The Yale Law Journal


CAFA and Federalized Ambiguity: The Case for Discretion in the Unpredictable Class Action

25 Jan 2011

A statute pointedly described as an “opaque, baroque maze of interlocking cross-references” is unlikely to represent an intelligent response to a fundamental failing in one of the most complicated and divisive areas of law. Yet, the Class Action Fairness Act (CAFA), ostensibly enacted by Congress to remedy purported abuses in class action litigation, created precisely such an uncertain rubric. This Essay considers and attempts to resolve CAFA’s profound and previously unaddressed shortcomings that arise out of its jurisdictional provisions. Specifically, did Congress’s attempt to remedy defects caused by state court adjudication of class actions undermine the federalism and policy interests advanced by such review?

These shortcomings make CAFA perpetually ripe for misinterpretation and seemingly unintended application and were recently highlighted by the United States Court of Appeals for the Eleventh Circuit in Cappuccitti v. DirecTV, Inc. Relying on a similar decision by the Ninth Circuit, the Eleventh Circuit vacated a district court’s dismissal on jurisdictional grounds, finding that the named plaintiff failed to satisfy the $75,000 requirement of 28 U.S.C. § 1332(a). Rather than limiting the scope of its holding to cases originally filed in federal court, the court held this provision germane to all actions removed under CAFA. While the Eleventh Circuit subsequently reconsidered and vacated its prior ruling, the confusion of its initial opinion arose directly out of its interpretation of CAFA’s flawed jurisdictional structure.

Millions of dollars in legal fees, along with a great deal of litigants’ and judges’ time, have been spent trying to unravel CAFA’s statutory framework and its practical meaning. Now, as confirmed by the recent jurisprudence, it is becoming increasingly clear that some of CAFA’s purportedly central tenets and its structural approach may be defective. With the broadening gap between Congress’s professed intent and the practical realities of CAFA’s application (or lack thereof), CAFA’s effects are now more questionable than ever. Indeed, despite congressional efforts to fundamentally rework the class action instrument, CAFA’s application remains plagued with systemic inconsistencies and fundamental inequities, which foster even more technical gamesmanship and efforts to thread the procedural needle than those that arose prior to CAFA’s enactment.

This Essay explores the defects in CAFA’s underpinnings. With CAFA perpetuating confusion arising under its structural flaws, a more rational approach is needed—one that recognizes the merits of primary federal jurisdiction over many cases but that also respects the interests of state courts. Rather than resurrecting the deflated jurisdictional framework or calling for a return to the pre-CAFA regime, we suggest an approach that bridges the gap between parties’ desire to litigate in their chosen forum and the states’ abilityto adjudicate claims under their own laws. By engrafting the “nerve center” test recently established by the Supreme Court in Hertz Corp. v. Friend onto the CAFA analysis, Congress can better advance its desire to reform class action litigation in an evenhanded and practical manner. Specifically, by enabling plaintiffs who file class actions in a corporate defendant’s “nerve center” to proceed in state court, CAFA will give appropriate deference to the plaintiffs’ choice of forum. At the same time, the removal mechanism would remain predominant while granting federal judges discretion to consider the competing policy and federalism interests implicated by class action litigation. Such a revision will firmly recognize the vitality and importance of our state courts in the class action context, while preserving federal adjudication in instances of questionable state interest.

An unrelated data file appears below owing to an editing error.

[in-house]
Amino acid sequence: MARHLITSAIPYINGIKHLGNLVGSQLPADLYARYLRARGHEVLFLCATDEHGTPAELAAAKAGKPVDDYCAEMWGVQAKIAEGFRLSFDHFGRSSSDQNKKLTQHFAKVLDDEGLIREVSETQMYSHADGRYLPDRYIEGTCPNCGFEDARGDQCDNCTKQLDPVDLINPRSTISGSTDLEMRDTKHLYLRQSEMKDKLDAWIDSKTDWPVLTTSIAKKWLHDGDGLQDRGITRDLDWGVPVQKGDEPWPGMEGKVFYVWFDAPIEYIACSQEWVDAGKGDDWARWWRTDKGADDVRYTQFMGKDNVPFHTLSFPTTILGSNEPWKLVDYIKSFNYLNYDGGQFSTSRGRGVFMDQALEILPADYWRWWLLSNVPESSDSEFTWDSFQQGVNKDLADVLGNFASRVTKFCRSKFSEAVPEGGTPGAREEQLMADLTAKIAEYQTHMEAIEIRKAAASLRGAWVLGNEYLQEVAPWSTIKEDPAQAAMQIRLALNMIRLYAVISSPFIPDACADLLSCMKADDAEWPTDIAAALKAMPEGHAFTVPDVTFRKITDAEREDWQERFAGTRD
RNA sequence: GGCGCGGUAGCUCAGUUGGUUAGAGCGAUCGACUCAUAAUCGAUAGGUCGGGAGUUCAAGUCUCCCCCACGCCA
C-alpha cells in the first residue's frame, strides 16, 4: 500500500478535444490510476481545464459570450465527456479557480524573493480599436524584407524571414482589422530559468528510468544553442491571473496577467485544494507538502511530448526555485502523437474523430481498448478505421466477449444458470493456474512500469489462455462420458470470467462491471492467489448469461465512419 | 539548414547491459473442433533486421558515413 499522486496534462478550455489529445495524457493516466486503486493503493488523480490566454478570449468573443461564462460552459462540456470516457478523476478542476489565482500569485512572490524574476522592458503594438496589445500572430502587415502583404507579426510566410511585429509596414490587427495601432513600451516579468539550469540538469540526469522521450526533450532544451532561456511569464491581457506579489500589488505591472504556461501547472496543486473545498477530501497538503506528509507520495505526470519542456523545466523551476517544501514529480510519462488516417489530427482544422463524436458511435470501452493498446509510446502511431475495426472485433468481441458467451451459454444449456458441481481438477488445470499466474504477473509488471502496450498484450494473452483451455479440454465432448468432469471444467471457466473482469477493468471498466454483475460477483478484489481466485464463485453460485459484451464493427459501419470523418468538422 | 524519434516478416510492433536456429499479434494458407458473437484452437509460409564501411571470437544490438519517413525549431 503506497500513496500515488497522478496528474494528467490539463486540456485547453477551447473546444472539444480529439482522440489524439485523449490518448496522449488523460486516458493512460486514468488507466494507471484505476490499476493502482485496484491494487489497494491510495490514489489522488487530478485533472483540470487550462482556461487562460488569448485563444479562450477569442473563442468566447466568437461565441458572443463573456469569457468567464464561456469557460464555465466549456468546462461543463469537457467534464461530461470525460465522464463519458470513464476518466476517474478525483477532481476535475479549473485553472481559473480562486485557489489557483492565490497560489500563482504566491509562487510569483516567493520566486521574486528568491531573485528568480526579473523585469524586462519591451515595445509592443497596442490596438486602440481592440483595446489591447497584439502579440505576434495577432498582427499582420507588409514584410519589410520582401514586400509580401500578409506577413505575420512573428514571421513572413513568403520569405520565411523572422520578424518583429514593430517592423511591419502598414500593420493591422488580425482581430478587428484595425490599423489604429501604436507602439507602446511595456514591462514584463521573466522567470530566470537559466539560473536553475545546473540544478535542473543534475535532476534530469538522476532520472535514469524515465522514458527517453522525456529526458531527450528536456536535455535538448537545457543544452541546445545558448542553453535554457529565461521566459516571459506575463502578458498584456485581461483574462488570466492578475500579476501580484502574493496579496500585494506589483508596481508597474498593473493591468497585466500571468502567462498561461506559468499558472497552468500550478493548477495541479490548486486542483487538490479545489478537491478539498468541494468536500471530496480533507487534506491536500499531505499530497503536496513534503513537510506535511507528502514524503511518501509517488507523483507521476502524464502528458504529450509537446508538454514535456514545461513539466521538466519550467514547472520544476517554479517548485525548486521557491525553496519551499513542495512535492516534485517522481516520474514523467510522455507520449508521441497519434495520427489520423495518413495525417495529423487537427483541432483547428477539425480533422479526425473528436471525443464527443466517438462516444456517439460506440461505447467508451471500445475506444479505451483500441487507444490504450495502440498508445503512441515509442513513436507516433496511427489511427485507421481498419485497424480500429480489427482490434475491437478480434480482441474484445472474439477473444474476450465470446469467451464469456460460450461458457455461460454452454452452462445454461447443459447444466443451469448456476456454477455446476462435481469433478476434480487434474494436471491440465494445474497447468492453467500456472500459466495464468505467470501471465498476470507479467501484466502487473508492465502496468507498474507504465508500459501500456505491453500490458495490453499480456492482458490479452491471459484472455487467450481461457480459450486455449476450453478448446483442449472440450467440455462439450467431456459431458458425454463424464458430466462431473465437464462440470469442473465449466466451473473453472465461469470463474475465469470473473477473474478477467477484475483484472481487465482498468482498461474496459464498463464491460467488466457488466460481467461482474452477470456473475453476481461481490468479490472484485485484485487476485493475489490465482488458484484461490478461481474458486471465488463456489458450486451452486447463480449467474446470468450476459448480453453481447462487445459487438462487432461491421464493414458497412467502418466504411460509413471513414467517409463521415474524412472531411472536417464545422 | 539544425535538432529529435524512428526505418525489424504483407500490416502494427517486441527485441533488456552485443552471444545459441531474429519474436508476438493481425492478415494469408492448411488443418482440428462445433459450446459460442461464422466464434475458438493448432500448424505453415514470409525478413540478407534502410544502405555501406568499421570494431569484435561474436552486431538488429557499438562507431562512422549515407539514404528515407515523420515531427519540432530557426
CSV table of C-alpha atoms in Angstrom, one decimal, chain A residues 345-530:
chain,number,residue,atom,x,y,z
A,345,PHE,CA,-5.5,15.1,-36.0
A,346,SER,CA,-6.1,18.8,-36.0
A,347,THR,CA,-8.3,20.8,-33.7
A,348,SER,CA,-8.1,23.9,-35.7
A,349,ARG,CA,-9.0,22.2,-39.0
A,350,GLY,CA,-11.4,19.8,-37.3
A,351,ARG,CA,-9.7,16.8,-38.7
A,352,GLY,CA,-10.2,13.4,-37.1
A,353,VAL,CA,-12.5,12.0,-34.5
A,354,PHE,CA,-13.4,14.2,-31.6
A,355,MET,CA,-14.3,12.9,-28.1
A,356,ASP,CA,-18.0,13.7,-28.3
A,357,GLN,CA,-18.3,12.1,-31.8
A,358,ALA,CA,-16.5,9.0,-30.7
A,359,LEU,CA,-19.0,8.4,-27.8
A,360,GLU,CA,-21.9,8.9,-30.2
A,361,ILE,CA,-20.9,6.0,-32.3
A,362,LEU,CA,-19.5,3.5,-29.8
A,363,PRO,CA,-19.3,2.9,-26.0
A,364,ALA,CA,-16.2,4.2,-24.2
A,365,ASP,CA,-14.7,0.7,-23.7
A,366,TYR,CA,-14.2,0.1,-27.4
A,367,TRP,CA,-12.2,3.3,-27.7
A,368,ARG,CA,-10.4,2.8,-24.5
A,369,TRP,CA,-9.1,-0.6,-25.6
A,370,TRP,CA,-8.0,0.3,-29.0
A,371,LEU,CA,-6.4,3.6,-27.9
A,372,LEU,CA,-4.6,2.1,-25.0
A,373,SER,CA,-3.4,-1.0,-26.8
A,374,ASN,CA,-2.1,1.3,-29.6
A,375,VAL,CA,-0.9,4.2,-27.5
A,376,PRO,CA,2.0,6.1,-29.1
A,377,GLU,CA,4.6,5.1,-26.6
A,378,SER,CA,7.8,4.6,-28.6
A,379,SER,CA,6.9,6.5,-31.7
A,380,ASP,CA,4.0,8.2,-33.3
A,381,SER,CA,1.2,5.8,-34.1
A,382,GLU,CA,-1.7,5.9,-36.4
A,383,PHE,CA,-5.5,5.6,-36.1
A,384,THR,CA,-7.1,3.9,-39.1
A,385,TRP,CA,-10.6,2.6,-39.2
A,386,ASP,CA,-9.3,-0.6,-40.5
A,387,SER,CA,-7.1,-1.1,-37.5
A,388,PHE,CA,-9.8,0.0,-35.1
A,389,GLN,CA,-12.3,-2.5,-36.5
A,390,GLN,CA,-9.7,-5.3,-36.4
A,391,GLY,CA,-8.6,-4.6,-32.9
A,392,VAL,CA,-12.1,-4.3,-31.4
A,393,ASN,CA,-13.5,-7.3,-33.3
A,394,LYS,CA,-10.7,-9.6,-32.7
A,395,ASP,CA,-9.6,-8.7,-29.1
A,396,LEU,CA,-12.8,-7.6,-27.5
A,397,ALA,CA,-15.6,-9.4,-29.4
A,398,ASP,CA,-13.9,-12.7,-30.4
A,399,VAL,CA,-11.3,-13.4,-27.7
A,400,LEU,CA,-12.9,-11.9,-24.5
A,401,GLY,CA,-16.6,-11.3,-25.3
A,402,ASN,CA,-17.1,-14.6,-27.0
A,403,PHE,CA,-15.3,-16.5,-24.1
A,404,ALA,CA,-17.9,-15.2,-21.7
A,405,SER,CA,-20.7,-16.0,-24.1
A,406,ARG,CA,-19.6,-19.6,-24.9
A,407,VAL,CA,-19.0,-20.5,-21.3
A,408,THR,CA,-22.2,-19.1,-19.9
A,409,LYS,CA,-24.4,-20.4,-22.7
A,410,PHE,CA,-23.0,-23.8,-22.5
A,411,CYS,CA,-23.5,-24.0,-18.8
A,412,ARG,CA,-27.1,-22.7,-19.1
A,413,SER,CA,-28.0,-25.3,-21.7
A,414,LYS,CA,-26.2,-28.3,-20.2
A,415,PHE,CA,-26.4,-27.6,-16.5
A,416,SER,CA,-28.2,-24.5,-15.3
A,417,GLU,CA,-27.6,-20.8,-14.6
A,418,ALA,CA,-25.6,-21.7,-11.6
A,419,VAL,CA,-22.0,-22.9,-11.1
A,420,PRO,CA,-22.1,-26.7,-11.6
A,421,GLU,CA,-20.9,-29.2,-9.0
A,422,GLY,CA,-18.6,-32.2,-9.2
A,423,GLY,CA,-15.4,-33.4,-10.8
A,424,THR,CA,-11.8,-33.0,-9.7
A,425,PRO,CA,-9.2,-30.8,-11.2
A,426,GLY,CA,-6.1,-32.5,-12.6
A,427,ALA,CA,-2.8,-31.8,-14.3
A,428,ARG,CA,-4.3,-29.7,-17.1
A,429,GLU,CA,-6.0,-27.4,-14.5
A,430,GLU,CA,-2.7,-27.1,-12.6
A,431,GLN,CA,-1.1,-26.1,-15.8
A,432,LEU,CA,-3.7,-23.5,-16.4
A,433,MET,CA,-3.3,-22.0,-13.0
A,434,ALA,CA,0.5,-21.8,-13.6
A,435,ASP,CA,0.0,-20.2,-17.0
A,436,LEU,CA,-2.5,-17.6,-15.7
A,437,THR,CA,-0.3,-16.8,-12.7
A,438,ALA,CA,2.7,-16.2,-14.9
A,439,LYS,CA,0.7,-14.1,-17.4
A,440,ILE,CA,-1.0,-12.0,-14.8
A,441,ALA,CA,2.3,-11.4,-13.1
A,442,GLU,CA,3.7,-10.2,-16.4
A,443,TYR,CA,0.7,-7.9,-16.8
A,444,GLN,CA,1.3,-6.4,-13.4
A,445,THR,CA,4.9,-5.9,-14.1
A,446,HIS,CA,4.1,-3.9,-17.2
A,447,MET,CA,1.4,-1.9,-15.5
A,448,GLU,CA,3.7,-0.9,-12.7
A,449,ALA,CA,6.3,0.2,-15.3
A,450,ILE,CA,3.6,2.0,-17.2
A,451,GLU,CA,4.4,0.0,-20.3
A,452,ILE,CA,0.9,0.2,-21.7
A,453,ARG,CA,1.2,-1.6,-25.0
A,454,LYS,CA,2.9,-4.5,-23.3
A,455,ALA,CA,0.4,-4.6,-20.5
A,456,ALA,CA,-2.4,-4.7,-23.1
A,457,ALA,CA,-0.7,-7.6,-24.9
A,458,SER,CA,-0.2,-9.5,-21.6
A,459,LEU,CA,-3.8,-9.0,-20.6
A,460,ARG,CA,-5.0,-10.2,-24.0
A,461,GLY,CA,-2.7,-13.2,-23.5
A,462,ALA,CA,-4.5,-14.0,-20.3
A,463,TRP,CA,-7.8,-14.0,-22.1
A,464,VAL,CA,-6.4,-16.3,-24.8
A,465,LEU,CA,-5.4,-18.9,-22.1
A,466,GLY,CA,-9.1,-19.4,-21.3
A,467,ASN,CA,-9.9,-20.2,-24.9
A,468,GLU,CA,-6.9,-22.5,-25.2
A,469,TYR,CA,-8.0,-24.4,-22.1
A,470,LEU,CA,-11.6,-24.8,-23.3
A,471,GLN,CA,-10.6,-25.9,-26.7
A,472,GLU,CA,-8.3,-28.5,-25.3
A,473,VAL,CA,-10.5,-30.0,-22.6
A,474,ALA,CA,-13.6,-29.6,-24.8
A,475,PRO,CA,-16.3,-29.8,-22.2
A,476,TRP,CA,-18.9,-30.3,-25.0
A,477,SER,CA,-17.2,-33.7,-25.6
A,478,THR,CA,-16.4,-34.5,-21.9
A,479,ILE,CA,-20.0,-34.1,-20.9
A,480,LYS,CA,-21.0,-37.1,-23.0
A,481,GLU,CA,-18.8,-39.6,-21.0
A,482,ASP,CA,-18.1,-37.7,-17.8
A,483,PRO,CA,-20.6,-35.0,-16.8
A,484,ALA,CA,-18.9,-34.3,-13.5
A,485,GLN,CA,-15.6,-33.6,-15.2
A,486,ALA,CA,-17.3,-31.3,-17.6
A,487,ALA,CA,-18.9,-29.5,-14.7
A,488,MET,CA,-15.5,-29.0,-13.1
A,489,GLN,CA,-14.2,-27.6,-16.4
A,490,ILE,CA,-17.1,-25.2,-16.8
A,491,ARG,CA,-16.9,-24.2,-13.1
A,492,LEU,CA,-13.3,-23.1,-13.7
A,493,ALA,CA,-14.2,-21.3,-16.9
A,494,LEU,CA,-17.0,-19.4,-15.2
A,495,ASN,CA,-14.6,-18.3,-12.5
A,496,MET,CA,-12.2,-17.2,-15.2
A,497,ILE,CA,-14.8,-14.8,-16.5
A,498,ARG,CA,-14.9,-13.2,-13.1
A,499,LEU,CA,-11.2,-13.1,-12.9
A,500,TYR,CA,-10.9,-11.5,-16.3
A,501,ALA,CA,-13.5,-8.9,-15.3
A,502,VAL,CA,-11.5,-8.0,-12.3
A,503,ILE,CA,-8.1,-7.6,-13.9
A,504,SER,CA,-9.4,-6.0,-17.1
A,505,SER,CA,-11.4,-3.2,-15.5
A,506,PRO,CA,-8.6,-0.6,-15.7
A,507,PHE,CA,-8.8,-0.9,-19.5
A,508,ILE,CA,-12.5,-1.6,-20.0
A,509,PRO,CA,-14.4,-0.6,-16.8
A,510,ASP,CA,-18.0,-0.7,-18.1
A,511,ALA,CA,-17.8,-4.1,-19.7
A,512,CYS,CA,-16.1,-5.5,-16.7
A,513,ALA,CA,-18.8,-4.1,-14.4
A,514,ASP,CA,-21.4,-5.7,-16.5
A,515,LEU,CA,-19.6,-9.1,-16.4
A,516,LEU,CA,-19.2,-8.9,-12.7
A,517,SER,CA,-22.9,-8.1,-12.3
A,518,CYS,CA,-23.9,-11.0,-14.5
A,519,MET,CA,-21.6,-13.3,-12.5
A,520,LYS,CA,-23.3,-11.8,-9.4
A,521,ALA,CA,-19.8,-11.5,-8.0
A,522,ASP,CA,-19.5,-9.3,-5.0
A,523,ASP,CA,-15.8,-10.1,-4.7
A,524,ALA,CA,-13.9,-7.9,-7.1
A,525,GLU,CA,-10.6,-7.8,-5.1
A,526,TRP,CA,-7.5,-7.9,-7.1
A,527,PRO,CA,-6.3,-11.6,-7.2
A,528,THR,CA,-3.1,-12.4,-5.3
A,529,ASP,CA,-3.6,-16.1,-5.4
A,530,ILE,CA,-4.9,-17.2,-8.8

I. Statutory Dissonance

Originally, a nonfederal question class action could proceed in federal court only if the party filing that action or the party seeking removal from state court demonstrated complete diversity among the parties and satisfied the individual amount-in-controversy requirements. This resulted in the predominance of state court adjudication of various actions. The cloning of suits often resulted in inconsistent judgments across different state courts, duplicative and wasteful proceedings, and pressure on defendants to settle claims to avoid expensive, multi-front battles.

To address these perceived inefficiencies and tactical snares, Congress enacted CAFA. The legislation attempted to counteract state courts’ purported pro-plaintiff bias and unsophisticated approach toward class action cases. At its core, CAFA lowers the burden for removing a state class action to federal court, thus enabling the adjudication of multiple actions in a single proceeding through the federal multidistrict litigation mechanism or by the ex ante pleading of several separate state-based classes in a single action. While providing for federal consideration of state class actions, CAFA marginalized the usually considerable weight given to a plaintiff’s choice of forum and concurrently deprived state courts of their ability to adjudicate matters involving state law issues or pertaining to corporate defendants headquartered in a given state.

CAFA also forced federal courts to resolve questions of first impression under various state laws, increasing their reticence to adjudicate the disputes without prior state court guidance. Just as importantly, federal adjudication often undermined class certification due to federal courts’ concerns over managing and applying the varied laws of numerous states in a single action. Indeed, such concerns directly contributed to the rejection of numerous proposed class actions. Because the failure to certify is often a death knell in class action litigation, litigants are frequently left without a resolution on the merits. Even in meritorious actions, individual suits for the claims at issue in a case are usually cost-prohibitive; the enormous litigation costs generally outweigh even the largest potential recovery for any class member. As the Supreme Court has explained:

  The policy at the very core of the class action mechanism is to overcome the problem that small recoveries do not provide the incentive for any individual to bring a solo action prosecuting his or her rights. A class action solves this problem by aggregating the relatively paltry potential recoveries into something worth someone’s (usually an attorney’s) labor.